With strong economic growth and an expanding portfolio of business opportunities, foreign direct investment (FDI) in the Philippines has been rising steadily in recent years, reaching a record high in 2017. However, a fall in FDI the following year indicates that maintaining investor interest is dependent on a variety of factors, including a regulatory and bureaucratic framework. In 2019 improvements to the business environment have taken centre stage, following the passing of the Ease of Doing Business Act the previous year. In October 2018 the government also passed the reform of the rules for foreign investors, which liberalises ownership restrictions and opens up new areas to FDI. The revised foreign investment negative list (FINL) should help boost inflows, while also raising standards and productivity in key sectors. Despite this progress, however, challenges still remain for the country as it attempts to attract record inflows of FDI in 2019.
In 2017 net FDI hit an all-time high of $10.3bn, a significant increase compared to the 2016 total of $8.3bn. Broken down 2017 figures outline $6bn in debt instruments, $3.4bn in equity other than reinvestments of earnings and $862.6m in reinvestment of earnings. The sectors that benefitted the most from FDI in 2017 were manufacturing, which received 52% of the total; real estate, with 21.2%; and administrative and support service activities, with 13.2%. Some 30.3% of total FDI originated from Japan, 10.3% from Taiwan and 9.6% from Singapore. Around 45.8% of FDI generated was directed towards the Calabrazon region. This was followed by the National Capital Region, which received 16.5%, and Central Luzon, with 10%.
The strong results in 2017 led to predictions that 2018 would be another record year for FDI. The factors influencing this optimism ranged from the demographic – the country’s young and expanding population of around 107.4m means a large market, as well as a large labour pool – to the macroeconomic, as inflation in 2017 was within target and GDP growth had been over 6% between 2012 and 2017. However, over the course of 2017 there was a slowdown in FDI agreements. By the last quarter of the year the number of agreements had fallen by 51.8% year-on-year. At the same time, the global economic climate was affected by the US-China trade dispute and rising oil prices during most of 2018, causing uncertainty and a difficult year for emerging markets. An increase in the US Federal Reserve interest rate also drew money from developing economies. The result for the Philippines was a decrease in FDI by 4.5% to $9.8bn at the end of 2018. Equity capital investment also fell to $2.3bn, while investment in debt instruments grew by 11%, to $6.7bn. Although the result for 2018 was an increase compared to 2016, demonstrating that the country is sticking to a pattern of long-term growth, the Philippines still lags behind its South-east Asian peers in terms of FDI. For example, Indonesia received $27.8bn in 2018, while Vietnam received $19.1bn. As a result, the decline in FDI created additional pressure to increase the attractiveness of the Philippines as a destination for foreign investment.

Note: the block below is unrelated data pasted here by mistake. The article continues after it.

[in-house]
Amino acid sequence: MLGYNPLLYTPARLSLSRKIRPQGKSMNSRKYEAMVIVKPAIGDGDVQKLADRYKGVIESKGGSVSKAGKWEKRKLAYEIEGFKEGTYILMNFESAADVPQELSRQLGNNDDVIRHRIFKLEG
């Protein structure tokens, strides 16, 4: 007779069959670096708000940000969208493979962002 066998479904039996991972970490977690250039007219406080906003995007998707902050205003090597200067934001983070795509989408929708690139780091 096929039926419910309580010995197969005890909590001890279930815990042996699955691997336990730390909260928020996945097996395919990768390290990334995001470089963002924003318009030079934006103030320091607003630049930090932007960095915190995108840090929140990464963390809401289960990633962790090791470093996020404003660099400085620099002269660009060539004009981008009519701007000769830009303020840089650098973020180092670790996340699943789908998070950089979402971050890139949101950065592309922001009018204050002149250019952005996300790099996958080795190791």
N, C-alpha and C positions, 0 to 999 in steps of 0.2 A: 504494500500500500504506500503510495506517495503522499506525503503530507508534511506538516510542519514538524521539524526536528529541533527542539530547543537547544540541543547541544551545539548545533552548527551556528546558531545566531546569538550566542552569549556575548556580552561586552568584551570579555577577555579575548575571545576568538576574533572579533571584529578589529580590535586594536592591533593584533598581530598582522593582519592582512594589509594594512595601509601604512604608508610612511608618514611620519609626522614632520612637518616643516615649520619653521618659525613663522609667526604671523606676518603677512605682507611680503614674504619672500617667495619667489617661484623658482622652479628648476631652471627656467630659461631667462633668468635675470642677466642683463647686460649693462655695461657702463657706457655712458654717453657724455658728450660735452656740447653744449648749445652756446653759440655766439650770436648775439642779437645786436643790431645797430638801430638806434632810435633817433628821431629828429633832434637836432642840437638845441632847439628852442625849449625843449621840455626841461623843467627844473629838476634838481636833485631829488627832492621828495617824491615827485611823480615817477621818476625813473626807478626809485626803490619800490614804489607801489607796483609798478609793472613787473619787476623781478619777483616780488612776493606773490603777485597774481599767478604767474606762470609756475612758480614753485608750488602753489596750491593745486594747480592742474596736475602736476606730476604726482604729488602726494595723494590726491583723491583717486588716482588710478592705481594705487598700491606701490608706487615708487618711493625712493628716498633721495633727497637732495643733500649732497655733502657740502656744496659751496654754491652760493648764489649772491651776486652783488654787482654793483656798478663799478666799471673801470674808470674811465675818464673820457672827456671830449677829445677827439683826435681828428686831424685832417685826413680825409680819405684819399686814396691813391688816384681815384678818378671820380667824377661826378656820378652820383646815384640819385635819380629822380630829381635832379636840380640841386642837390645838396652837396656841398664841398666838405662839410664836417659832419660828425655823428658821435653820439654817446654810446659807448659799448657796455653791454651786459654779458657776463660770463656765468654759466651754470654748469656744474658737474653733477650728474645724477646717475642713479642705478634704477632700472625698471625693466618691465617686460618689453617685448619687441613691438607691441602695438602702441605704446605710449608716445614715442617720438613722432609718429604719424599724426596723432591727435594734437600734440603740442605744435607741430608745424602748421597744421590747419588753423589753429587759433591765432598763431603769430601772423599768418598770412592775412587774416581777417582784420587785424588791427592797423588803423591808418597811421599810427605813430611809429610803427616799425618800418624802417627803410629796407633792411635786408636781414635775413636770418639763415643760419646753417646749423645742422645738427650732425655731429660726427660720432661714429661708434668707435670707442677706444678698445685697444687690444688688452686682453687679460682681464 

New rules and regulations have been rolled out to improve FDI inflows and international competitiveness. The first of these new instruments is a revised FINL. Traditionally, the negative list has been used with a view to protecting certain industries and sectors from foreign competition by restricting overseas participation.
However, in October 2018 the government introduced the 11th version of the FINL, which opened up five new areas for 100% foreign ownership: online businesses; higher education teaching, with the exception of professional subjects; training centres for short-term, high-level skills development outside the national curriculum; adjustment, lending and financing companies, and investment houses; and wellness centres. The new list also enables foreign firms to own up to 40% of contracts for the construction and repair of locally funded public works, excluding infrastructure and development projects covered under the Build-Operate-Transfer Law, and projects required to undergo international competitive tendering. The previous upper limit for foreign ownership in this area was 25%. In addition, foreigners may also now own up to 40% of private radio communications networks, up from 20% previously. Pharmacy and forestry were also removed from the list of sectors barred from overseas participation.